(Co-Authored with Sarah Skwire)
Recently, the blogger Amy Glass from ThoughtCatalog posted a piece titled “I Look Down On Young Women With Husbands And Kids And I’m Not Sorry.”
We are aware that the post is troll bait and an attempt to get hits for the website and explicitly designed to inflame, and we should probably know better.
However, Glass’s post is such an astonishingly good example of what is wrong with the way that we talk about work, and such a good master class in how libertarian feminism can help, that we just can’t resist the urge to respond. (We have, however, resisted the urge to link. If you want to read more than the quotation we’ve pulled here, you’re on your own.)
Among the other risibilities in her piece, Glass says, “Doing laundry will never be as important as being a doctor or an engineer or building a business. This word play is holding us back.”
As Sarah noted on Facebook, the claim is simply inaccurate. “Modern medicine IS modern medicine, in large part, because of laundry. Without clean sheets, clean towels, clean linens of all kinds, clean surgical tools, and clean hands, many of you reading this would be dead by now.” But we are aware that not everyone gets as agitated by inaccurate portrayals of medical history as Sarah does.
However, even leaving Lister, Pasteur, Nightingale, Semmelweis, et al. aside, Glass’s comment is an example of some of the dumbest things we do when we talk about work–particularly work done by women. It also provides us an opportunity to talk more about what a libertarian feminism might look like and how it might address issues such as this one.
Important and Impressive are Not Synonyms
Glass has made the classic mistake of confusing impressive work with important work. Garbage collection may well not be impressive. Neither are diaper changing, gutter cleaning, grocery shopping, or any number of other icky, sticky, stinky, slimy and otherwise unpleasant jobs that keep humans healthy, safe, clean, and dry. But if no one is doing those tasks, humans don’t stay healthy, safe, clean, and dry enough to do impressive work–like designing skyscrapers, doing brain surgery, writing novels, and so on.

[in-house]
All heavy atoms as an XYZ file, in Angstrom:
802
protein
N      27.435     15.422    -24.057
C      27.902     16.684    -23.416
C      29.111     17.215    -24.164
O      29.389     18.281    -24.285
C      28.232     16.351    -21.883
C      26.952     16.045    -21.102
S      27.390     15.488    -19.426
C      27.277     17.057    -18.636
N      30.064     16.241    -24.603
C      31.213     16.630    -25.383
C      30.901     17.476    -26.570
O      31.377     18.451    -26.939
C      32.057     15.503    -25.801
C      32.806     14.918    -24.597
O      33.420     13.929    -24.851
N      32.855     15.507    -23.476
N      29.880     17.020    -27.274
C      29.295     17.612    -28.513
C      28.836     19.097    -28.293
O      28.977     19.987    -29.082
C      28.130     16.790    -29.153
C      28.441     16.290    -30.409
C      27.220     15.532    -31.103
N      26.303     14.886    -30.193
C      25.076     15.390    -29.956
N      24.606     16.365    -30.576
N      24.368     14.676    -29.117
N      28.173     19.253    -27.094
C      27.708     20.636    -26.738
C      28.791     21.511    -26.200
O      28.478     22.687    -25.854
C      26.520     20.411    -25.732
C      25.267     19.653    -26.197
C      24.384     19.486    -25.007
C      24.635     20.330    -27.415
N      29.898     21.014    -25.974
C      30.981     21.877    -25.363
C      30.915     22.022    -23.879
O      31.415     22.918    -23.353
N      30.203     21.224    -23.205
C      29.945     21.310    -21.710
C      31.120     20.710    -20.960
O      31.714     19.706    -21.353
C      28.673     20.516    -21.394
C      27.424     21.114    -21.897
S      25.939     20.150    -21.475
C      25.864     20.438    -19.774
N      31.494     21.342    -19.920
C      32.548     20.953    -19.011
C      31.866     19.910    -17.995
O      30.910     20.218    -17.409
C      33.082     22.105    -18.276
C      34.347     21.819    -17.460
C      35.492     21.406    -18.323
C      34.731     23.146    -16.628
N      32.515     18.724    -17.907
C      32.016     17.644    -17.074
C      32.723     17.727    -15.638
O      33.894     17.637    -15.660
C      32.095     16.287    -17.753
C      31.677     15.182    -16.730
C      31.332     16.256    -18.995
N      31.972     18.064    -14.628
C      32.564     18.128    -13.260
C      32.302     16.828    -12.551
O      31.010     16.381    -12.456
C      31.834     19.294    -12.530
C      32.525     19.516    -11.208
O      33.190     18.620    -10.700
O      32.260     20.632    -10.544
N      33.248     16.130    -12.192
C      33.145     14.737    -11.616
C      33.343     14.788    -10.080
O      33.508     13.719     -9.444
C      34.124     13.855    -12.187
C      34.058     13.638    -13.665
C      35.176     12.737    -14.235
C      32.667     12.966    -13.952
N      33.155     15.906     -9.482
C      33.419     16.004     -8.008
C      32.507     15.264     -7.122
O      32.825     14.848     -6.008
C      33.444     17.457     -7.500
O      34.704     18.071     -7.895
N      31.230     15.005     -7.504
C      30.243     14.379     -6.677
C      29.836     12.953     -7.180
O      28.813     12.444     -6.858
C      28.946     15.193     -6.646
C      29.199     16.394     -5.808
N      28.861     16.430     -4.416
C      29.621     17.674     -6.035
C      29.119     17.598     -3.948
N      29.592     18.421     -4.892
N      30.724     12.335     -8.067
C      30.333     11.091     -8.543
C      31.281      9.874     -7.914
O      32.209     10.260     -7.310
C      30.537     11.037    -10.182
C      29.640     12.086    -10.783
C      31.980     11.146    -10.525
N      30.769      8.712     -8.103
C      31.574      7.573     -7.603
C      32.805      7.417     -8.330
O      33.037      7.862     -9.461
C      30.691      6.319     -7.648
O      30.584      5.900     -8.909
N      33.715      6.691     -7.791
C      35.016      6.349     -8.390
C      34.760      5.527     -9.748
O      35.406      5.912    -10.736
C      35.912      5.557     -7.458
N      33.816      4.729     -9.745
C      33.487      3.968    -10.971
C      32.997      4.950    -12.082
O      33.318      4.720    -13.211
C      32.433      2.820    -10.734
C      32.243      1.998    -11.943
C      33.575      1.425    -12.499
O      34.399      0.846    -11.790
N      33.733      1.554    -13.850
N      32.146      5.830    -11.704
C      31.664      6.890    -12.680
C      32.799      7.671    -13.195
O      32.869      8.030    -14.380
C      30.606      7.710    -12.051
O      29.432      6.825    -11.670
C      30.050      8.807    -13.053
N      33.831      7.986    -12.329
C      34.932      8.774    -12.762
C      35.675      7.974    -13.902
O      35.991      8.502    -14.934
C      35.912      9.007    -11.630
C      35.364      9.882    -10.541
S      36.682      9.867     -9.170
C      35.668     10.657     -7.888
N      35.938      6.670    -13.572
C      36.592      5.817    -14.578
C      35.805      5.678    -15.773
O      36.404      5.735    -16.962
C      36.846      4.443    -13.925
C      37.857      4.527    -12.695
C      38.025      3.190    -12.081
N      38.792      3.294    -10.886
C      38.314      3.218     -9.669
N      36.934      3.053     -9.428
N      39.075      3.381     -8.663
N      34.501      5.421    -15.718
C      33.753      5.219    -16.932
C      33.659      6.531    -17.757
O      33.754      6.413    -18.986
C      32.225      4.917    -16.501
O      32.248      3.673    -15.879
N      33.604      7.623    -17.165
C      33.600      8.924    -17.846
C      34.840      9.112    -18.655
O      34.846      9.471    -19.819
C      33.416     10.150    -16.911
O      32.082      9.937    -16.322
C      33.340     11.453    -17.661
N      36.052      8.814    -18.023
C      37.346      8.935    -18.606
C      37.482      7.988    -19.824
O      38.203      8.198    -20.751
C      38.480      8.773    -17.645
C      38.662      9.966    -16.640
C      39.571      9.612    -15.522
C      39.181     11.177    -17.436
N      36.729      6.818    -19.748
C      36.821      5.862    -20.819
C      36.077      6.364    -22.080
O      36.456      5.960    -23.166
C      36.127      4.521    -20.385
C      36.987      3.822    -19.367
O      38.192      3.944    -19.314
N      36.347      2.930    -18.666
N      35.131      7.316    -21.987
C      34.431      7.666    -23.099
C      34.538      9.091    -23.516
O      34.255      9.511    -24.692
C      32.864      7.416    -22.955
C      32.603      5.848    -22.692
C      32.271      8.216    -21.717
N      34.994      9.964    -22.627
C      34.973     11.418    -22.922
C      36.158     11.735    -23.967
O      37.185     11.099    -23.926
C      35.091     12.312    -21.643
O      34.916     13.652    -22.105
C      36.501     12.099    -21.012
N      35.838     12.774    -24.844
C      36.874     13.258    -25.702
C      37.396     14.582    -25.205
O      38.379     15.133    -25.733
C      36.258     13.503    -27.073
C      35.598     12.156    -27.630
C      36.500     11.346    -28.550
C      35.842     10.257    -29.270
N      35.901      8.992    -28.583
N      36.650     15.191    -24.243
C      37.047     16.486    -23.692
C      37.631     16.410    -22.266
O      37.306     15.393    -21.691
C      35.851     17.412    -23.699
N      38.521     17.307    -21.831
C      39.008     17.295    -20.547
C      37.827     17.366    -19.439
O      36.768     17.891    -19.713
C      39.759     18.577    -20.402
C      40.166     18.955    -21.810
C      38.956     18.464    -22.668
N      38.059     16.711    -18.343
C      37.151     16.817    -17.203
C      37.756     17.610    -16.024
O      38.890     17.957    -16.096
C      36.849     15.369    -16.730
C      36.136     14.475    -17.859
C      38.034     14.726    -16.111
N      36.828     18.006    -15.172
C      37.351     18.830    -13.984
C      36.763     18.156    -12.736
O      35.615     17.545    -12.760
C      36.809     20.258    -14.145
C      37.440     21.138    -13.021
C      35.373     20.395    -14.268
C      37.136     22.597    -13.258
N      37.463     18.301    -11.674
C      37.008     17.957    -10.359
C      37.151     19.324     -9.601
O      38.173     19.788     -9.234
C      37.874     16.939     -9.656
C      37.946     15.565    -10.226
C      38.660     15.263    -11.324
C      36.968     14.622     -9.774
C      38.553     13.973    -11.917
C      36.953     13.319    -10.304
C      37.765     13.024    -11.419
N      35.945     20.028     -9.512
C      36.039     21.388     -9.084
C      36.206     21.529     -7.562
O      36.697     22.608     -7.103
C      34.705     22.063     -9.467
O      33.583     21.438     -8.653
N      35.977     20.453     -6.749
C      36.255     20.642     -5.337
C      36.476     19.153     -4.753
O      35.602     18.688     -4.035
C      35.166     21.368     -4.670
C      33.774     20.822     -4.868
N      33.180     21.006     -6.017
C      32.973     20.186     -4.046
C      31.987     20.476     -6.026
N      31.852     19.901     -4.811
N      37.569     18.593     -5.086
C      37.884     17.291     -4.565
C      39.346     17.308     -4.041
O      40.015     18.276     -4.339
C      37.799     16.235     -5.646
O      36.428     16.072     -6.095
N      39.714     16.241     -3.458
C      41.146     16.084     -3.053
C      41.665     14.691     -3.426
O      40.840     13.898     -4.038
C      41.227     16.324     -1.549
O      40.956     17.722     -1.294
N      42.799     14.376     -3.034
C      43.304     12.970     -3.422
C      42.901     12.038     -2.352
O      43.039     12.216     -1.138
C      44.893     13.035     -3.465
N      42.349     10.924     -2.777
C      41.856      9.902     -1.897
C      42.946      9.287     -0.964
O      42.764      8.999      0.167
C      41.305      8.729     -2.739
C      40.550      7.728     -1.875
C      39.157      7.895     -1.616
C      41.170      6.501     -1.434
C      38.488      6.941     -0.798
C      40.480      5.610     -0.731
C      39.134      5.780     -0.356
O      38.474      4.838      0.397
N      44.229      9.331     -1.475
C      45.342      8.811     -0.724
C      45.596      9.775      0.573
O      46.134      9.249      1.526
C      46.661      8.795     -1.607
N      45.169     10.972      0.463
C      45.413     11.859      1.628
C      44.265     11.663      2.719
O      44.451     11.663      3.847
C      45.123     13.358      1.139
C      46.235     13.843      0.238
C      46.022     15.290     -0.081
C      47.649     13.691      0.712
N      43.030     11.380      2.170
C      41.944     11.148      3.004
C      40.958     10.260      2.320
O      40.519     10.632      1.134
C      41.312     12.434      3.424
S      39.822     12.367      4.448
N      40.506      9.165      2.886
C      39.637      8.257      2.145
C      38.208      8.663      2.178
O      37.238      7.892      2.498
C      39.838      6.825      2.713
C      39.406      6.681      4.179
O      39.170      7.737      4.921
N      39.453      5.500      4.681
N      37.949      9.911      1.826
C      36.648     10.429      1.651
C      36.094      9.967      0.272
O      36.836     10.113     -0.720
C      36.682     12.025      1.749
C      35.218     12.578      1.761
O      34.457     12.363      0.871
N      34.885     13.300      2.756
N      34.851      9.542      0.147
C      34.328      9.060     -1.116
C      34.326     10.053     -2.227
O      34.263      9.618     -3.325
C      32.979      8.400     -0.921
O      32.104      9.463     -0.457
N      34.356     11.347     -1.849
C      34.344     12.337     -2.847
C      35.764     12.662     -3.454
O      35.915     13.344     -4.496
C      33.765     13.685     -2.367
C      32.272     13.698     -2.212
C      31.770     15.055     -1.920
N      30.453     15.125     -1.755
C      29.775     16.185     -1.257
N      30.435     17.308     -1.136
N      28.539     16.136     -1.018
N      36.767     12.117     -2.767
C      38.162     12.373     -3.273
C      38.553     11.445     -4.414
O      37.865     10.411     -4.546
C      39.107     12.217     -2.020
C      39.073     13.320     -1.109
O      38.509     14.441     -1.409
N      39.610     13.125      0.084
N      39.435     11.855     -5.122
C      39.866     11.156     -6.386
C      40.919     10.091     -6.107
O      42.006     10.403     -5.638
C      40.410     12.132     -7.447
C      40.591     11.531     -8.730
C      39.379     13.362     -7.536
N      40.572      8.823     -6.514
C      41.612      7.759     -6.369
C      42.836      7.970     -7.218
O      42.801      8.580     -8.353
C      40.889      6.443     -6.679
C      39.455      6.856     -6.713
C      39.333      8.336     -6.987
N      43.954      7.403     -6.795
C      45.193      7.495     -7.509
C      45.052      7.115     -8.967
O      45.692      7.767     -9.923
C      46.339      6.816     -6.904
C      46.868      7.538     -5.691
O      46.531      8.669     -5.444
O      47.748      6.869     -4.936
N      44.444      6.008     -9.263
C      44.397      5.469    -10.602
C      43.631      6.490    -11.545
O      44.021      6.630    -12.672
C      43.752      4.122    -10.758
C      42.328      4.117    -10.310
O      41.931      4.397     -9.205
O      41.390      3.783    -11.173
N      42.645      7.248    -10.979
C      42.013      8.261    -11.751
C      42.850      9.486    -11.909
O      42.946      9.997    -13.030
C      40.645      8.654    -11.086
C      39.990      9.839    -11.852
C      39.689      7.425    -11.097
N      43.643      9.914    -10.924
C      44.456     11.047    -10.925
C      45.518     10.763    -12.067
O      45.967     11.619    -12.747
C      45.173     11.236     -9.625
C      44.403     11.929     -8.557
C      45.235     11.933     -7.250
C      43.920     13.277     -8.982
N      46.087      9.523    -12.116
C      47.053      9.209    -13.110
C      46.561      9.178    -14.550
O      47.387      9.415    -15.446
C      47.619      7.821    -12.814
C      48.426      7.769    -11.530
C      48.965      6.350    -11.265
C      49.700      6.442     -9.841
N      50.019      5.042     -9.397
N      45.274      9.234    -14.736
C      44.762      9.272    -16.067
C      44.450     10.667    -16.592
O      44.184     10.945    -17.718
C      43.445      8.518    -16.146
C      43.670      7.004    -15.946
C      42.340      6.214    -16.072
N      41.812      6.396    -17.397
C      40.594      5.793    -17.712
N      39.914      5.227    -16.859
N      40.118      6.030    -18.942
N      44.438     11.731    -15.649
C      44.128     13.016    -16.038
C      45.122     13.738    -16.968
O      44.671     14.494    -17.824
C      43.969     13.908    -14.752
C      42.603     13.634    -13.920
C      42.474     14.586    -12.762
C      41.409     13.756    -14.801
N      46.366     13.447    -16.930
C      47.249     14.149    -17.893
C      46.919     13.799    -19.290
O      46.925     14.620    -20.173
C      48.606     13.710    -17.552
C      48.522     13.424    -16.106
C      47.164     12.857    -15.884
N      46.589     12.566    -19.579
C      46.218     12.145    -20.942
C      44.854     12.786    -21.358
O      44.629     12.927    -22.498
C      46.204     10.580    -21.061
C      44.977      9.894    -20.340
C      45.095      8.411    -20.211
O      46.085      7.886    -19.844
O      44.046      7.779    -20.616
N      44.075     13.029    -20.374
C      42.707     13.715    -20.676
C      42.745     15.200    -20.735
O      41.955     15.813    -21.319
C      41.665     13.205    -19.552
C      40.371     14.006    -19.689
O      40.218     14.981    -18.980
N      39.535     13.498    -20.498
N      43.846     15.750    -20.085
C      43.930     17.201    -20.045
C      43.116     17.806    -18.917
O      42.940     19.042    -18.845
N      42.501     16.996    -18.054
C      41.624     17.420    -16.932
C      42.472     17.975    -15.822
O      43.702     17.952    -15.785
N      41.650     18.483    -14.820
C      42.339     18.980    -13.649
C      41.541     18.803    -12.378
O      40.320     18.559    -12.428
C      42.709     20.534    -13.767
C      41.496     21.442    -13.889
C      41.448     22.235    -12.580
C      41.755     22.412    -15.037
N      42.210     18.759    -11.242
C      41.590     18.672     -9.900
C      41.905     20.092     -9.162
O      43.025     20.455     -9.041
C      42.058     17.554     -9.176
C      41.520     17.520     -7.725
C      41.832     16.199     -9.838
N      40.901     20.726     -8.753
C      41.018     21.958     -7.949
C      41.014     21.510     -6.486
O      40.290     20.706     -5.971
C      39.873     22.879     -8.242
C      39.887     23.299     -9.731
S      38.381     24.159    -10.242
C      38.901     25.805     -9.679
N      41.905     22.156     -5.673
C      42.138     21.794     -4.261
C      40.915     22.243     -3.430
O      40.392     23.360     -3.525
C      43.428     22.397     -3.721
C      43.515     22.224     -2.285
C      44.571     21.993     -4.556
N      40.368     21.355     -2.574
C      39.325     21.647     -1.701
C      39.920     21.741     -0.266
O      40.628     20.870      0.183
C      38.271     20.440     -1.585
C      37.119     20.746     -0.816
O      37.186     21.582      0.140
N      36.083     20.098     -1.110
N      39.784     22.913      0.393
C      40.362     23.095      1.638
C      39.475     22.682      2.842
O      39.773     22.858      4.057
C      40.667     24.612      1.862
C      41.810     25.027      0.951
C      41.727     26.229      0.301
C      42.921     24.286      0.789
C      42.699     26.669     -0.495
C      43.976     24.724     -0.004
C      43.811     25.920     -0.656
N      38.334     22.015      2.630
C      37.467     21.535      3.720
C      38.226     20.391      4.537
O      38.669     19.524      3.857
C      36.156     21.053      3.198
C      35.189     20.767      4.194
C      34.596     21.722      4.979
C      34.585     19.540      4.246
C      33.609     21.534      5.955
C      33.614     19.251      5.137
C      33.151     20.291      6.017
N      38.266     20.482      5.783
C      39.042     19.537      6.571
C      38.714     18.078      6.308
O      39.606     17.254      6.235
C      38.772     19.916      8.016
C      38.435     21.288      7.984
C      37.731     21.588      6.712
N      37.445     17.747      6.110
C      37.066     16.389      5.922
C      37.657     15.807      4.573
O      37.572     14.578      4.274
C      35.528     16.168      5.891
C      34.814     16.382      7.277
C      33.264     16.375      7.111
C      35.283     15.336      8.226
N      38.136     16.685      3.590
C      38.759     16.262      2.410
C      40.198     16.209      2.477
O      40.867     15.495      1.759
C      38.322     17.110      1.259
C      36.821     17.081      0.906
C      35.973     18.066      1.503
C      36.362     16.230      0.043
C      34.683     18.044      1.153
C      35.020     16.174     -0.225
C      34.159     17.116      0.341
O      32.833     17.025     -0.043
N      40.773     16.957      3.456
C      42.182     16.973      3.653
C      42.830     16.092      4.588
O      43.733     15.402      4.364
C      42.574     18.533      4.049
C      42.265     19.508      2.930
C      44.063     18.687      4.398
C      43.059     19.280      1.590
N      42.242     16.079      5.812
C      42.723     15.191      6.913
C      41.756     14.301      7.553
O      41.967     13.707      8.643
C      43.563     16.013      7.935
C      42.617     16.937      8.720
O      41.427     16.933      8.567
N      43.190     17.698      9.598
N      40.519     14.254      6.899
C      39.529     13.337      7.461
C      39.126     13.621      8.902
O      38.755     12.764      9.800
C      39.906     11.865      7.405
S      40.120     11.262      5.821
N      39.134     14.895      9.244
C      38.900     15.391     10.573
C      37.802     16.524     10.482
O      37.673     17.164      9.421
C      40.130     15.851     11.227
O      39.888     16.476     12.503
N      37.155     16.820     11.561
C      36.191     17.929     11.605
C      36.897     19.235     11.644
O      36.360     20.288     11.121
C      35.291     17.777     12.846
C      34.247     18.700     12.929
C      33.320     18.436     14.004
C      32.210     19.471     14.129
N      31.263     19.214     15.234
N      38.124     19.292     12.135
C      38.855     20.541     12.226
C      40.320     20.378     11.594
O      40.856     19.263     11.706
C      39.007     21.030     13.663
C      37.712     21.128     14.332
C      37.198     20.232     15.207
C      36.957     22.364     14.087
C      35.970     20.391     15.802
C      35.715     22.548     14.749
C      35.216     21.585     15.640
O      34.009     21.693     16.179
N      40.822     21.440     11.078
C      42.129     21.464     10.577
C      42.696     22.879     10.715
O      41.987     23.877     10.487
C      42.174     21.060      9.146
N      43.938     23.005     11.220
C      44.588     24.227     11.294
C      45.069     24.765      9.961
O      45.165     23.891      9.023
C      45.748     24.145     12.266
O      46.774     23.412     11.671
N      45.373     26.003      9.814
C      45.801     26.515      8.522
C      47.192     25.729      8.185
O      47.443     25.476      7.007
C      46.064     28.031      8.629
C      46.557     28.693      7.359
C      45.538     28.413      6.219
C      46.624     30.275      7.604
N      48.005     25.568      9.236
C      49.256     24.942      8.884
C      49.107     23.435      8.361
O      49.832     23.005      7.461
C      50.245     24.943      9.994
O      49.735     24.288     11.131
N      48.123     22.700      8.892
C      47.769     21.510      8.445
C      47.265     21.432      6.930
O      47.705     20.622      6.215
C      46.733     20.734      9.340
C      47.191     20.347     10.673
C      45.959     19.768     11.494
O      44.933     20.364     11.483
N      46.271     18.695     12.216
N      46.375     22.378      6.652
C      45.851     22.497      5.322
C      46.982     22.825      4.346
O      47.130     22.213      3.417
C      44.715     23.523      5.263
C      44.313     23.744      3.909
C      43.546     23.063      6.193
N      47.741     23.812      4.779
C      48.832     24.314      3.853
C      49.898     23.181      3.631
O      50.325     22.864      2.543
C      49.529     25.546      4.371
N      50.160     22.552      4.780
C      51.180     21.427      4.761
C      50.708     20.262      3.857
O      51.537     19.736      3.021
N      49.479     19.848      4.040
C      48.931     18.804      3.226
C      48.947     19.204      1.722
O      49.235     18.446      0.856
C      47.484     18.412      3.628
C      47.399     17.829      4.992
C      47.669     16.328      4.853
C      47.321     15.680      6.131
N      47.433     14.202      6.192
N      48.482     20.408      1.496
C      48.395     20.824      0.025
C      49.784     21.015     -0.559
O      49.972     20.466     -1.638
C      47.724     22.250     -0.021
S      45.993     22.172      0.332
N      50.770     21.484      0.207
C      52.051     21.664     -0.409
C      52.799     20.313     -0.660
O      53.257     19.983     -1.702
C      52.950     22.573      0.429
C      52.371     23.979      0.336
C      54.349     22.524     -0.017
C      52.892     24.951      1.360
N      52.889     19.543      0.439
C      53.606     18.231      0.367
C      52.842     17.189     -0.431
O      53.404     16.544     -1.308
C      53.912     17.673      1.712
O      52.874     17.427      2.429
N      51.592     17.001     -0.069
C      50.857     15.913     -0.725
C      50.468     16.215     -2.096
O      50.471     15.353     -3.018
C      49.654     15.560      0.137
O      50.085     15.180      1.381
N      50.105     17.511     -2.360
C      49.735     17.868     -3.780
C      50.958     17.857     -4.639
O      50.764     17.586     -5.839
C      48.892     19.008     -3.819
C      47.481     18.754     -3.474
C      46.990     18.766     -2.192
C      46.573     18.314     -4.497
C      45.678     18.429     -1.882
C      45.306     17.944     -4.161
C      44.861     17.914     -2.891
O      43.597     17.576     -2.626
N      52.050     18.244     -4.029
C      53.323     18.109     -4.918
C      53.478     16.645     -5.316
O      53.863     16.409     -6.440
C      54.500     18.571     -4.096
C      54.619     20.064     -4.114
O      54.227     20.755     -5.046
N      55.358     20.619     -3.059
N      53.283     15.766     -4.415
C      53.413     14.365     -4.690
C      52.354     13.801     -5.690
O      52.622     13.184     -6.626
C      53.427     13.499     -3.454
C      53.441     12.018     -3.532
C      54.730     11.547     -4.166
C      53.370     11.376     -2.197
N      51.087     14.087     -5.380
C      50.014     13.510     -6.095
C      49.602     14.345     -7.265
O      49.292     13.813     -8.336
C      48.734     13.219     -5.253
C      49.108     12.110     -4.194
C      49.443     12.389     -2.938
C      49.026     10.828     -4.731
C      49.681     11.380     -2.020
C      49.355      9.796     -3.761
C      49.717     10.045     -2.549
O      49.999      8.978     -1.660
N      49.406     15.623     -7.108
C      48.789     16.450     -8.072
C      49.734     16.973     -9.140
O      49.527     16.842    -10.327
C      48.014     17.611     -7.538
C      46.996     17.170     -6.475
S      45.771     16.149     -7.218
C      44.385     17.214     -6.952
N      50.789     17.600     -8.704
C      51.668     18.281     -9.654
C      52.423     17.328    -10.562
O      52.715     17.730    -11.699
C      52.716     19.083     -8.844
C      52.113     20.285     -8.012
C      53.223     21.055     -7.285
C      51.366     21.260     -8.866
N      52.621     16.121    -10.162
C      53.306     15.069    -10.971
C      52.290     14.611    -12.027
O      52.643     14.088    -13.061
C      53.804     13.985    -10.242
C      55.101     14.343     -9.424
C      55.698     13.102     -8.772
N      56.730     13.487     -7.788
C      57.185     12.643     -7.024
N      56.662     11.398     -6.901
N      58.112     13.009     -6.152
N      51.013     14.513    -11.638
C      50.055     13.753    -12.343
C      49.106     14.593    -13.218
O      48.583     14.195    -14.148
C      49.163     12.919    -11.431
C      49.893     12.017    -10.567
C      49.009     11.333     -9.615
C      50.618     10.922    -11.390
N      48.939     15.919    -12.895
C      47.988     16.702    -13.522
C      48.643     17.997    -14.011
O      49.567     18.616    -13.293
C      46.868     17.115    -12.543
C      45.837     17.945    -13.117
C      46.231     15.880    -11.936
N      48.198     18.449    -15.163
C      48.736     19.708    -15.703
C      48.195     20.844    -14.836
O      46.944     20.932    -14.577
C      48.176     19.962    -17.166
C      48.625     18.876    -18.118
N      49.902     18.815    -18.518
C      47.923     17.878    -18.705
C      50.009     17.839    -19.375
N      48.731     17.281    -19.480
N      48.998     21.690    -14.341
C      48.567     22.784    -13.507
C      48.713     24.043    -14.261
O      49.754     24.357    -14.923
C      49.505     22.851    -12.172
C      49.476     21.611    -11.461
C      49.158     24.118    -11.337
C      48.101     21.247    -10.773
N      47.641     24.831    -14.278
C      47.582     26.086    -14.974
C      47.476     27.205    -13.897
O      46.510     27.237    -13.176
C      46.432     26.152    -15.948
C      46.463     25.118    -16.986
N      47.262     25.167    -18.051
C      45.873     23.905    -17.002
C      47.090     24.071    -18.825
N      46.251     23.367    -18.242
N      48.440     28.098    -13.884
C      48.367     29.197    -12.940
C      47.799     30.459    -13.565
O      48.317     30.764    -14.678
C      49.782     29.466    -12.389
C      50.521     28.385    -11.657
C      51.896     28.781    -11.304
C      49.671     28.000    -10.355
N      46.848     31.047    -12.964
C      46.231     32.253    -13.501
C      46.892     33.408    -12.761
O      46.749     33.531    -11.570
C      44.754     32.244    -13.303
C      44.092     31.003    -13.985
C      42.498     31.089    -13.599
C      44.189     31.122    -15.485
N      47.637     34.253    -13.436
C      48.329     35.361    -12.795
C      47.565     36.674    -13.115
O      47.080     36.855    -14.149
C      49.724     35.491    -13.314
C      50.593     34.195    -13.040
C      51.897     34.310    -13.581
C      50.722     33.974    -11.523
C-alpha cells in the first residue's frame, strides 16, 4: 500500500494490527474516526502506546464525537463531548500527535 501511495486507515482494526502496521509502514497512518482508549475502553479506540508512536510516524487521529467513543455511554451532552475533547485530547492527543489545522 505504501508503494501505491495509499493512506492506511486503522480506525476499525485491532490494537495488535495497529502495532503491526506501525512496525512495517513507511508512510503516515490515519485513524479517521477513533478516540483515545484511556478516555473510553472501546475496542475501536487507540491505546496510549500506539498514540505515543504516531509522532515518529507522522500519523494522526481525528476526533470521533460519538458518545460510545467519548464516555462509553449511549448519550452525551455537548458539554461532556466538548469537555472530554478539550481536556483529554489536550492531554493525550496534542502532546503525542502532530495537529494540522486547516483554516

Scut work isn’t fun. It isn’t glamorous. And it isn’t impressive.
All that means that it is easy to dismiss it as unimportant. But if this winter’s storms and attendant power outages have taught us anything, it is that–without the electricity that allows us to hand our daily scut work over to machines, or without humans willing to take on those jobs in the absence of machines, we would soon be drowning in piles of garbage and poop.
When we compare the value of being a doctor with the value of doing the laundry, it’s also worth remembering the difference between total and marginal utility. It’s true that any specific act of professional medical care is worth more in the market than any specific act of doing the laundry, given the greater scarcity of medical skills. But the question about their relative marginal utility is a different question from whether “having clean laundry” is less valuable than “having professional medical care” as a whole. As Sarah’s Facebook post points out, the answer to that question is more complicated when we look from a total utility perspective. Not only does keeping the sheets and clothing clean in the home do a great deal to prevent disease, modern medicine depends upon hospital employees who keep the bed linens and operating room scrubs clean. Someone has to get the laundry clean, and no matter how much glamour it lacks, those who do it are, in total if not on the margin, just as important as doctors.
When You Forget the Distinction, You Undervalue Certain Types of Work